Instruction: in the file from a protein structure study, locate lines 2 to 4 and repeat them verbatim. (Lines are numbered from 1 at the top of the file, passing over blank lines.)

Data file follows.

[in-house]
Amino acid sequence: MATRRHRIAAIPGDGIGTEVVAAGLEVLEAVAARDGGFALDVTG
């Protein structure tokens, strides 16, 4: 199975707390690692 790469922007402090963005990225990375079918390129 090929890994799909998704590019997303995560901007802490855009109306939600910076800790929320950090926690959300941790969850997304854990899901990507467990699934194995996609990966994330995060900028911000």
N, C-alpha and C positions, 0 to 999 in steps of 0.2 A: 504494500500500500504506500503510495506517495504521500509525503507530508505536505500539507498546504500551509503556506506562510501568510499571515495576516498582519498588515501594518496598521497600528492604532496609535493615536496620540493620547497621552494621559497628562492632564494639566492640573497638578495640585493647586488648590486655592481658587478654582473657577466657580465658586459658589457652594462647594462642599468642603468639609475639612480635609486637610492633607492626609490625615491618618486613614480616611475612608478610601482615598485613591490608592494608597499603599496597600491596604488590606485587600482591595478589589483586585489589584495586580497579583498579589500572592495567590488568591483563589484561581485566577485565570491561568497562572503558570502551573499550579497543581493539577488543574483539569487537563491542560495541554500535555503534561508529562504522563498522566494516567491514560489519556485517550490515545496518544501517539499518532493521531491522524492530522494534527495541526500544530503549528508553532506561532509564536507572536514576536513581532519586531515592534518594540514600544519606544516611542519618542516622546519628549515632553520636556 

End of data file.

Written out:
Amino acid sequence: MATRRHRIAAIPGDGIGTEVVAAGLEVLEAVAARDGGFALDVTG
């Protein structure tokens, strides 16, 4: 199975707390690692 790469922007402090963005990225990375079918390129 090929890994799909998704590019997303995560901007802490855009109306939600910076800790929320950090926690959300941790969850997304854990899901990507467990699934194995996609990966994330995060900028911000």
N, C-alpha and C positions, 0 to 999 in steps of 0.2 A: 504494500500500500504506500503510495506517495504521500509525503507530508505536505500539507498546504500551509503556506506562510501568510499571515495576516498582519498588515501594518496598521497600528492604532496609535493615536496620540493620547497621552494621559497628562492632564494639566492640573497638578495640585493647586488648590486655592481658587478654582473657577466657580465658586459658589457652594462647594462642599468642603468639609475639612480635609486637610492633607492626609490625615491618618486613614480616611475612608478610601482615598485613591490608592494608597499603599496597600491596604488590606485587600482591595478589589483586585489589584495586580497579583498579589500572592495567590488568591483563589484561581485566577485565570491561568497562572503558570502551573499550579497543581493539577488543574483539569487537563491542560495541554500535555503534561508529562504522563498522566494516567491514560489519556485517550490515545496518544501517539499518532493521531491522524492530522494534527495541526500544530503549528508553532506561532509564536507572536514576536513581532519586531515592534518594540514600544519606544516611542519618542516622546519628549515632553520636556 